Google Play icon

SIEM, UEBA, and SOAR: What’s the difference?

Share
Posted April 30, 2019

The field of information security entails using different solutions that help protect the entire information environment at an organization. Information security solutions combine technical categories (hardware, software, infrastructure) and normative categories (corporate culture, IT policies, governance).

Free image via Pixabay

Three information security systems you’ll hear a lot about in modern IT are SIEM, UEBA, and SOAR. This article informs you about exactly what each of these systems does and the main differences between them.

What is SIEM?

Security information and event management (SIEM) is a solution that gathers log and event information from various IT network endpoints in a centralized system. The SIEM tool attempts to identify threats by correlating all of the information it gathers from logs. Correlation is enabled by taking the disparate types of log and event data, parsing it, and storing it in a format that is useful for analysis.

Correlation rules are combined with real-time analysis of events to help detect threats in a SIEM system. SIEM software tends to be alert-heavy, meaning security teams are often inundated with more alerts than they can keep up. SIEM tools are commonplace in many organizations, and here are some of their main pros:

  • Improved cybersecurity incident handling and response.
  • Improved security defenses due to data aggregation, correlation rules, and real-time event monitoring.
  • The ability to automate compliance reporting and achieve compliance with applicable industry regulations such as GDPR, HIPAA, and PCI DSS.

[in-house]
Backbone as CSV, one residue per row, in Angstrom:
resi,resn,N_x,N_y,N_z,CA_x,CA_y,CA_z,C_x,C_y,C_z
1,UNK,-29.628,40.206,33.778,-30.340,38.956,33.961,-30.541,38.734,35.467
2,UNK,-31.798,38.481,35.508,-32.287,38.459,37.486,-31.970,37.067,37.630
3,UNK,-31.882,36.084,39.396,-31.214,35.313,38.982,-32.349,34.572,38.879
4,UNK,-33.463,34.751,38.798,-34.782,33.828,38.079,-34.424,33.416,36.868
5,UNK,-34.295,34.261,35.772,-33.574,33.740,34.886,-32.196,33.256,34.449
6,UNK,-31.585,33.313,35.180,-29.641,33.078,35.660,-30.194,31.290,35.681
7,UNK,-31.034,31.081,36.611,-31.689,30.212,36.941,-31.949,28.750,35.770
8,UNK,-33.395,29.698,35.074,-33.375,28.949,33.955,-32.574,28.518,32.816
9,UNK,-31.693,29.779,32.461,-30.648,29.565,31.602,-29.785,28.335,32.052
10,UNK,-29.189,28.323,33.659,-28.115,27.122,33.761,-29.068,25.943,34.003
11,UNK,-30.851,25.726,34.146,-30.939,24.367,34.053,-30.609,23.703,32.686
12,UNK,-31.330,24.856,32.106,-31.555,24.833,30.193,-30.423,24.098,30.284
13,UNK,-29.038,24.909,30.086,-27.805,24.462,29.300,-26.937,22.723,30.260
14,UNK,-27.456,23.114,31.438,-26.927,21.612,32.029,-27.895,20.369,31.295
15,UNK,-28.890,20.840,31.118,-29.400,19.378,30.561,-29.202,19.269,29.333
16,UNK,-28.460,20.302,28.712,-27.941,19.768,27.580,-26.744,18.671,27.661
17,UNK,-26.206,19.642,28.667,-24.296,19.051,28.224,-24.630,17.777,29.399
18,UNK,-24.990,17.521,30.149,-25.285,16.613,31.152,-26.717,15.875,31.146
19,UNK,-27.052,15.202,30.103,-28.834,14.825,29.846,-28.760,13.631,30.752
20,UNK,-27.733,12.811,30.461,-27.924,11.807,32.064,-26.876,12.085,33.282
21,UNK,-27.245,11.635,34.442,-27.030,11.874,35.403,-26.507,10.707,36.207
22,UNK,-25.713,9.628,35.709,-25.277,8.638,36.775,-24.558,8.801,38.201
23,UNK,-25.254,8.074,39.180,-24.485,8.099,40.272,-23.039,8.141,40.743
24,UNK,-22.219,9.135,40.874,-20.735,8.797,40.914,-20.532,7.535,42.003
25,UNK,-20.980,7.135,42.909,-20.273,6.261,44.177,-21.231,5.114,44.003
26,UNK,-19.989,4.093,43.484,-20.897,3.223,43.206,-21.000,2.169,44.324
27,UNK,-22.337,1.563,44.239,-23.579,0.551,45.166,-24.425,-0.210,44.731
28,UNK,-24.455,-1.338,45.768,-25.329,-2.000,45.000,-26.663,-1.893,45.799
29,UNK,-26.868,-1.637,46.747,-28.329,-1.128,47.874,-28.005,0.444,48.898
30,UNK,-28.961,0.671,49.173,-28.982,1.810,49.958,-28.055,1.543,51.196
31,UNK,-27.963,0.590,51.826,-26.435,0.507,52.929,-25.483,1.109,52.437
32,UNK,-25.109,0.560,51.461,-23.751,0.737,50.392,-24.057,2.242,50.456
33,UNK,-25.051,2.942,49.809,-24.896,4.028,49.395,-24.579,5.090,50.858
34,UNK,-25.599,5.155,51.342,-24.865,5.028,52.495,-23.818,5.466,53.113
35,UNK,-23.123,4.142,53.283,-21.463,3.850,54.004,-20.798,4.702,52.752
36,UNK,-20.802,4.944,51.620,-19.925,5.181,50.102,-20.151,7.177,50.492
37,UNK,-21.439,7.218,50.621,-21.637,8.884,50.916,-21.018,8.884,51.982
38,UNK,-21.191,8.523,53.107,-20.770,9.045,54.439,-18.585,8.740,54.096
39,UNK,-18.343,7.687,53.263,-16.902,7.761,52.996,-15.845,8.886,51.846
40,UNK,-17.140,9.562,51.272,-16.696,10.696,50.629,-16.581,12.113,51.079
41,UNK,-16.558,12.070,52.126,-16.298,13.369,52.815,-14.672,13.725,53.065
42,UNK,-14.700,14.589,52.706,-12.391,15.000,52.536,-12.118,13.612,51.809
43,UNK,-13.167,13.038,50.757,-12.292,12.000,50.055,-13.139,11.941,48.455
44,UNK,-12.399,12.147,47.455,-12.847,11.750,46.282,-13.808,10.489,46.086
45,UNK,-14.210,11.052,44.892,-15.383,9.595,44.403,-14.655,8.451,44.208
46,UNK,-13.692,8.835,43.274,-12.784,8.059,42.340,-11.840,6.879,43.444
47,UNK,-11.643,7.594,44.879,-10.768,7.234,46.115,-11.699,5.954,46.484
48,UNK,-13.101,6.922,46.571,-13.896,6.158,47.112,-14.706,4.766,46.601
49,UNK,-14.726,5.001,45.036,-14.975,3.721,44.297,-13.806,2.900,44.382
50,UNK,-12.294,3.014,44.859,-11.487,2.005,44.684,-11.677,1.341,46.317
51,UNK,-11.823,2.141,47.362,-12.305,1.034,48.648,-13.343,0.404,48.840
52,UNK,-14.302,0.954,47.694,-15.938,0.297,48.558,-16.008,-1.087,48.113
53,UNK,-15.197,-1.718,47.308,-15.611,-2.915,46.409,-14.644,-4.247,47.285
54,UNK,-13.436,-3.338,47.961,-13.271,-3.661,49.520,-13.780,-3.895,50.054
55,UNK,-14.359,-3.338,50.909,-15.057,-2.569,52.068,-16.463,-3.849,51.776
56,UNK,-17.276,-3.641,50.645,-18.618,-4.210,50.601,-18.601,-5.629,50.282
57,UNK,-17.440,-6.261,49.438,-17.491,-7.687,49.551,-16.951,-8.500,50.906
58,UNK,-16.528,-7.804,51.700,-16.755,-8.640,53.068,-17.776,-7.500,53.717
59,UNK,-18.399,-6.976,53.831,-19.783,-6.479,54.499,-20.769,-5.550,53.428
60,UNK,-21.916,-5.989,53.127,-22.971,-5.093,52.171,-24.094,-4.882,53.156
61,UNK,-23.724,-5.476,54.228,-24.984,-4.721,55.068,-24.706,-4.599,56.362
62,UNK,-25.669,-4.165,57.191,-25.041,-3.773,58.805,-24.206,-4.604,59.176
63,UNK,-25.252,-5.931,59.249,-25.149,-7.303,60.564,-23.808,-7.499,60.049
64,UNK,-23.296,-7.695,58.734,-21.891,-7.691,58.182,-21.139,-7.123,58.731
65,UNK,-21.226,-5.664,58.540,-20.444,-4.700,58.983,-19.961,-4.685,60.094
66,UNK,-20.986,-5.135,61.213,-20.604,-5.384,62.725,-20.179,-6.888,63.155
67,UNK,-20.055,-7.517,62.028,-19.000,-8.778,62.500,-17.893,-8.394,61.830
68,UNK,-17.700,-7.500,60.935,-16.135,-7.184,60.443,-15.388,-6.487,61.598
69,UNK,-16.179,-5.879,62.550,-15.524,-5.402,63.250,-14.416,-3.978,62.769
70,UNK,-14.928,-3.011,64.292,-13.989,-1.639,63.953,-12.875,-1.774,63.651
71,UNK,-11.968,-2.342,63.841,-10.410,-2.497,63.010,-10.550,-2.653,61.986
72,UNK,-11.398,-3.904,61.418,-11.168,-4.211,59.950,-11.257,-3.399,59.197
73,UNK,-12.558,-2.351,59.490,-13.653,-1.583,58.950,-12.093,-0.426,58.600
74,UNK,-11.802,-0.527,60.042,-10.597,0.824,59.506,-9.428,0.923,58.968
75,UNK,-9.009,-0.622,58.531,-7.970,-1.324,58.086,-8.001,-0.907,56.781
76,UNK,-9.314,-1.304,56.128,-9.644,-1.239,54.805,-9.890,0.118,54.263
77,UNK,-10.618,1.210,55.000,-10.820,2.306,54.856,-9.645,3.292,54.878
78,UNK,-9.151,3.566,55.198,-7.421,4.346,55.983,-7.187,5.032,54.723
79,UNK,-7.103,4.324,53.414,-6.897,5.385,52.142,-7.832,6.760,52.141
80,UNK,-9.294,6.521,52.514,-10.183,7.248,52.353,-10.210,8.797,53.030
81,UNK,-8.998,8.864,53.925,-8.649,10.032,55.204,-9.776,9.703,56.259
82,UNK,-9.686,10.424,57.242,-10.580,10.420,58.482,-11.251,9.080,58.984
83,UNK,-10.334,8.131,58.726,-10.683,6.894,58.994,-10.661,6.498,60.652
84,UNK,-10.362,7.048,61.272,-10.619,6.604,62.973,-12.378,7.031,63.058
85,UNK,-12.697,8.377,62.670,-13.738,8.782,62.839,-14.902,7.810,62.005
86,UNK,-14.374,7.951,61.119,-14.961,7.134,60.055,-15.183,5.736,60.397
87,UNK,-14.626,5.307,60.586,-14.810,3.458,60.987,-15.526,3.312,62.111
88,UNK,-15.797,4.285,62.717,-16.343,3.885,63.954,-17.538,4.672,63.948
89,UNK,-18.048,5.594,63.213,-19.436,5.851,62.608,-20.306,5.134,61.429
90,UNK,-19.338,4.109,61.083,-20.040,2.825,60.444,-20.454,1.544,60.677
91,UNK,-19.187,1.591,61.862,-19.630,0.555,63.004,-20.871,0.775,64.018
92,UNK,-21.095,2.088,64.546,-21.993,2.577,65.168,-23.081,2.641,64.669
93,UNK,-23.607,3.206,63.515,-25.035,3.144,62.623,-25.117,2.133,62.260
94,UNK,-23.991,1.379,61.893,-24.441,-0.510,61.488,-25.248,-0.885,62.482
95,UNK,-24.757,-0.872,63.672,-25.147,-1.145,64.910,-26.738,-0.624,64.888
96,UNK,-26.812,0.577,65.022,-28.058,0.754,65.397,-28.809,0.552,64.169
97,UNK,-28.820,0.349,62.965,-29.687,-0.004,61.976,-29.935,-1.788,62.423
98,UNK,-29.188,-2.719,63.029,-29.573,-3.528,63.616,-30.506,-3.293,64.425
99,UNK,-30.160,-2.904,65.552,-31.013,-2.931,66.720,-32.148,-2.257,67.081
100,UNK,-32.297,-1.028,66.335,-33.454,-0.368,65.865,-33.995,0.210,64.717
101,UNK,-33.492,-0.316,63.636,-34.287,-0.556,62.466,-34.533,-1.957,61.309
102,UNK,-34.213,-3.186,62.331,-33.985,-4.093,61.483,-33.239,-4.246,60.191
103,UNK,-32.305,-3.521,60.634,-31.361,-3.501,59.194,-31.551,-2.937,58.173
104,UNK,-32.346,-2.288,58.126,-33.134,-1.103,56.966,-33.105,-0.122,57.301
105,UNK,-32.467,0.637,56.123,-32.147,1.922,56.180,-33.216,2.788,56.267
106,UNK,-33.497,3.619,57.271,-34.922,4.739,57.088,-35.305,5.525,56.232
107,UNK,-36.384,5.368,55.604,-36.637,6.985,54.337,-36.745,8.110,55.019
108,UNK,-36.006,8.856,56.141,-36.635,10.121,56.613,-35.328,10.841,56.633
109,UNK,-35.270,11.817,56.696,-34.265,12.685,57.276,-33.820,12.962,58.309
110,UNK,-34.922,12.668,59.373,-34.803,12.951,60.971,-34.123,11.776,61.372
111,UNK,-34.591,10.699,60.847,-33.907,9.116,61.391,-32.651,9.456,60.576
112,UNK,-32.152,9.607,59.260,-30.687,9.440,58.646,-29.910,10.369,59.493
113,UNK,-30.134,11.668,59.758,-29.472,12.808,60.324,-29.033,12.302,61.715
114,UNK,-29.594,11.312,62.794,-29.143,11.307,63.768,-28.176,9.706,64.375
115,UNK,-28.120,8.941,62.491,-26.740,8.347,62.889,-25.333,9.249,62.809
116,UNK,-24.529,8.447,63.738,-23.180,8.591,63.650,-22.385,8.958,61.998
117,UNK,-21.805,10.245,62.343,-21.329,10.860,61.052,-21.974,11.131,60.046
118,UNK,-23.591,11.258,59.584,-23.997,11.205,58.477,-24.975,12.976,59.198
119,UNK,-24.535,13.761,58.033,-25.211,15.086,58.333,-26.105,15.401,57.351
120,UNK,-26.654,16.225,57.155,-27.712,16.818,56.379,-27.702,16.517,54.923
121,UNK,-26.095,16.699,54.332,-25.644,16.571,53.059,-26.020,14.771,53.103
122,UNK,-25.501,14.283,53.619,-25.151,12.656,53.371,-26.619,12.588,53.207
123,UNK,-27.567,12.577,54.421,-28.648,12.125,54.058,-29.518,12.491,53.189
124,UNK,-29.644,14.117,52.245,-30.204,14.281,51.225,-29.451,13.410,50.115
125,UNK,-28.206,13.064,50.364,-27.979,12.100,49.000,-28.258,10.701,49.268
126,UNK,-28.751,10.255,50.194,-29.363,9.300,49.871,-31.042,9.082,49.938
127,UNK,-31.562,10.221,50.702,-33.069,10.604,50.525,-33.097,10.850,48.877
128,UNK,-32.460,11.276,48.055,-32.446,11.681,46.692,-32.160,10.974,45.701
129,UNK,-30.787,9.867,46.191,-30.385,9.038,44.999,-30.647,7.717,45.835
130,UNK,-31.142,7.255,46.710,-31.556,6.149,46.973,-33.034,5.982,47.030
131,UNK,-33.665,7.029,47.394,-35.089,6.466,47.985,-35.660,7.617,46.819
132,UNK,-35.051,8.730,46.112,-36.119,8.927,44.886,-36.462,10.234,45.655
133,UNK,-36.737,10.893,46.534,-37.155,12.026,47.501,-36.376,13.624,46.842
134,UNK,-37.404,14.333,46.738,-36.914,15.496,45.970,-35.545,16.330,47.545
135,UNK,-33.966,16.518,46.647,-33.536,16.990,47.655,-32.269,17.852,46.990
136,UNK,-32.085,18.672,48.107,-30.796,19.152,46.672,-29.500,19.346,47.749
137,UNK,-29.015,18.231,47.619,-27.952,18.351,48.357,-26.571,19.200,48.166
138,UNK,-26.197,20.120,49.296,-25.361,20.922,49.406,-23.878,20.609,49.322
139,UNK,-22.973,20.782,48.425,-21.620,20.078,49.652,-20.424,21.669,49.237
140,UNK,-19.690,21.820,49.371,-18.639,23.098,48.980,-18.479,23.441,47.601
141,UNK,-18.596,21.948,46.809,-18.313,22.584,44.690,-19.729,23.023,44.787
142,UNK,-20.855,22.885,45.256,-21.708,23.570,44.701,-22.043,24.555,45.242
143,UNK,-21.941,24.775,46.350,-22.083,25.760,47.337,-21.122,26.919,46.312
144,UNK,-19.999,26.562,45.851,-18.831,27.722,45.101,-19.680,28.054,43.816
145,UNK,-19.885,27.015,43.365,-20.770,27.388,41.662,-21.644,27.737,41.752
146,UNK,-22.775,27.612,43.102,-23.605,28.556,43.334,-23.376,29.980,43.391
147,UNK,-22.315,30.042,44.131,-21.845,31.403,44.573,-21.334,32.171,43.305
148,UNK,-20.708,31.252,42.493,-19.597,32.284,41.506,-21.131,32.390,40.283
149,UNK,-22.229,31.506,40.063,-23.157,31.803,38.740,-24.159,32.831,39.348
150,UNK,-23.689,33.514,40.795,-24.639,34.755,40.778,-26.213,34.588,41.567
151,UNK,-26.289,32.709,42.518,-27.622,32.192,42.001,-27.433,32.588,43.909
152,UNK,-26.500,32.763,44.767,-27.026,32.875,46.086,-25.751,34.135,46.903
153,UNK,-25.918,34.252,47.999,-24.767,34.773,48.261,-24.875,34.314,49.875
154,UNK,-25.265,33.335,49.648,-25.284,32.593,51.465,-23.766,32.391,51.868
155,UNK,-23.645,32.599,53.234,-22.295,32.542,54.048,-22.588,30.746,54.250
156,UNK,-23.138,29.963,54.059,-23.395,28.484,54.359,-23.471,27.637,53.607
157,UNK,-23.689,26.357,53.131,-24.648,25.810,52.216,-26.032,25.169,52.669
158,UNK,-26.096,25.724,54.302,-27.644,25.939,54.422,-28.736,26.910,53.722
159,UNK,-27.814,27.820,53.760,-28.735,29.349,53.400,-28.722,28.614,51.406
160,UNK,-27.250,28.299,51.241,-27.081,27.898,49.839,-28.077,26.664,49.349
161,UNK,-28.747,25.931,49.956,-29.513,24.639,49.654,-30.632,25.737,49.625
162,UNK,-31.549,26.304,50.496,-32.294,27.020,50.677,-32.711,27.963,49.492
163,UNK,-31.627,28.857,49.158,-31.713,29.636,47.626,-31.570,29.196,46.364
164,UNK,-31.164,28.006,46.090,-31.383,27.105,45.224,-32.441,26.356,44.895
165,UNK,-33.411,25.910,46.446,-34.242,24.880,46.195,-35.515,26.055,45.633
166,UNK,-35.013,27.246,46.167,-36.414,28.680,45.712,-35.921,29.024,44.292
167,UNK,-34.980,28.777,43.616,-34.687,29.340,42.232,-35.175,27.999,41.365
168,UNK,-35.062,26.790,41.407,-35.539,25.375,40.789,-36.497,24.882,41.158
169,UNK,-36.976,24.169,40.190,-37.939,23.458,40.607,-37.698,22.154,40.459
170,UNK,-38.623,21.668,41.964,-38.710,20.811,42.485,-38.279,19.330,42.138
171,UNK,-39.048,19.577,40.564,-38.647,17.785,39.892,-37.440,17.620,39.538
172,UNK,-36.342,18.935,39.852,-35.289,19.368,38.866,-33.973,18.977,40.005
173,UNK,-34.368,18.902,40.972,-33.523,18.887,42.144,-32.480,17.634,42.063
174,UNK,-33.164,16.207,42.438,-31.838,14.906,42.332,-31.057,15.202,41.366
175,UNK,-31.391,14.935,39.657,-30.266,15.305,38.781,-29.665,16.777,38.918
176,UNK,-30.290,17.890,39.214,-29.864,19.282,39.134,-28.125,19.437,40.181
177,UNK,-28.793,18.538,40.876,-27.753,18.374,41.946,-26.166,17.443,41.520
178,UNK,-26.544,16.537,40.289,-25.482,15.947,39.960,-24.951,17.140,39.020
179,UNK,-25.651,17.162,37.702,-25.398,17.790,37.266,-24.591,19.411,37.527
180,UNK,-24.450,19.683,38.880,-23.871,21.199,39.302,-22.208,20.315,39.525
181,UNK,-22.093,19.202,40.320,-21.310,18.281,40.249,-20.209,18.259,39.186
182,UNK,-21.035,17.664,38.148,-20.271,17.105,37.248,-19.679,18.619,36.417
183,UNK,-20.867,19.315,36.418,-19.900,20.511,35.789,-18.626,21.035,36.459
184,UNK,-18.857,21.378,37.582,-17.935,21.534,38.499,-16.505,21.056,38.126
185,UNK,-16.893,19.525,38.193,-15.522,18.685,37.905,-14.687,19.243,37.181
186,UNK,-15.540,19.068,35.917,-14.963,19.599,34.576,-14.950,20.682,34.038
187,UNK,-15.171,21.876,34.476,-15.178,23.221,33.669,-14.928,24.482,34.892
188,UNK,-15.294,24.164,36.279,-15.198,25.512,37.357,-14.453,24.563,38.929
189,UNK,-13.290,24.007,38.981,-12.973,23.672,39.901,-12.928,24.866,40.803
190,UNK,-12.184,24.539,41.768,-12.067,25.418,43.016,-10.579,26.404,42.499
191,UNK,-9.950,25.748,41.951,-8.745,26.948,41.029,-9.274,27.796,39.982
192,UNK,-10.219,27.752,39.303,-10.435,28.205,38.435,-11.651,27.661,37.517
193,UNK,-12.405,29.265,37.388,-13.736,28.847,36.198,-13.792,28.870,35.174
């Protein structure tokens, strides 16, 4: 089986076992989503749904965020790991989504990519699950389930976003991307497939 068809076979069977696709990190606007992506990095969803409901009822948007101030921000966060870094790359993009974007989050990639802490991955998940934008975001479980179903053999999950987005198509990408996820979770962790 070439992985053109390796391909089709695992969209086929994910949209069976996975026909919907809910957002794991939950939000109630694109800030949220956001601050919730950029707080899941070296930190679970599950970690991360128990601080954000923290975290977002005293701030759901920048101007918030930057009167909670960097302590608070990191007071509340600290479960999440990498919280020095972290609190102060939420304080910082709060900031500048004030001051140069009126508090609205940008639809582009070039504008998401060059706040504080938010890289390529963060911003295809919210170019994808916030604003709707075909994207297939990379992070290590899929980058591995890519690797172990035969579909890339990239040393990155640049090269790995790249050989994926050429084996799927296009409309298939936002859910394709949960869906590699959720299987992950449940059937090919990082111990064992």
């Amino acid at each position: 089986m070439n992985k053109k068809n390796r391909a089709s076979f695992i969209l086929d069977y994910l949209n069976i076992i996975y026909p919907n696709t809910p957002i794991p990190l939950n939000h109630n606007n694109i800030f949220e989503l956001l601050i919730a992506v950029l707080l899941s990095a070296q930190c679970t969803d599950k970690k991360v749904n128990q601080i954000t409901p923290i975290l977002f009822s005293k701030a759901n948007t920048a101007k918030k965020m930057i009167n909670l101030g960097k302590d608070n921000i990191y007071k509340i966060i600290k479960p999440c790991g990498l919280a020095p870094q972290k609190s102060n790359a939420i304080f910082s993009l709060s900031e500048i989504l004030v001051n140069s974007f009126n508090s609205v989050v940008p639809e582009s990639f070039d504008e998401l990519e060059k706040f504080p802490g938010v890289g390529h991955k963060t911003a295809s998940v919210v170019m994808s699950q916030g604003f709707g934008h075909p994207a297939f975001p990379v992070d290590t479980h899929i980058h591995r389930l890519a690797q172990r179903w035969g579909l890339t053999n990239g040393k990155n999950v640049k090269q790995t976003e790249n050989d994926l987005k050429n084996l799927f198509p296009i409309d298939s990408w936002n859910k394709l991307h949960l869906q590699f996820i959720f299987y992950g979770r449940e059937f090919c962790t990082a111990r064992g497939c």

What is UEBA?

User and entity behavior analytics (UEBA) is a system that uses behavioral analytics to monitor user activities and infrastructural entities such as servers and applications. UEBA systems establish a baseline level of user activity and their interactions with various entities, monitoring them for deviations from this baseline.

When a UEBA system detects an anomaly in behavior, it sends out alerts to InfoSec staff who can investigate further. Some of the benefits of UEBA systems include:

  • The ability to accurately detect compromised user accounts by identifying abnormal behavior.
  • UEBA systems are useful as part of a software toolkit for preventing data loss.
  • The prevention of misuse of privileged account access by ensuring the appropriate use of access rights.
  • Improved information security efficiency through automation.
  • Reduced attack surface using advanced behavioral analytics to frequently update IT security staff about potential weak points in the network.

What is SOAR?

Security orchestration, automation and response (SOAR) is an emerging type of solution that empowers organizations to respond to security events and threats faster and more efficiently. Gartner predicted SOAR tool adoption to increase from just 1 percent of organizations using them in 2018 to 15 percent by 2020.

SOAR tools can collect information on many types of security threats, alerts, and data from a huge range of internal and external sources. Some advantages of SOAR tools are: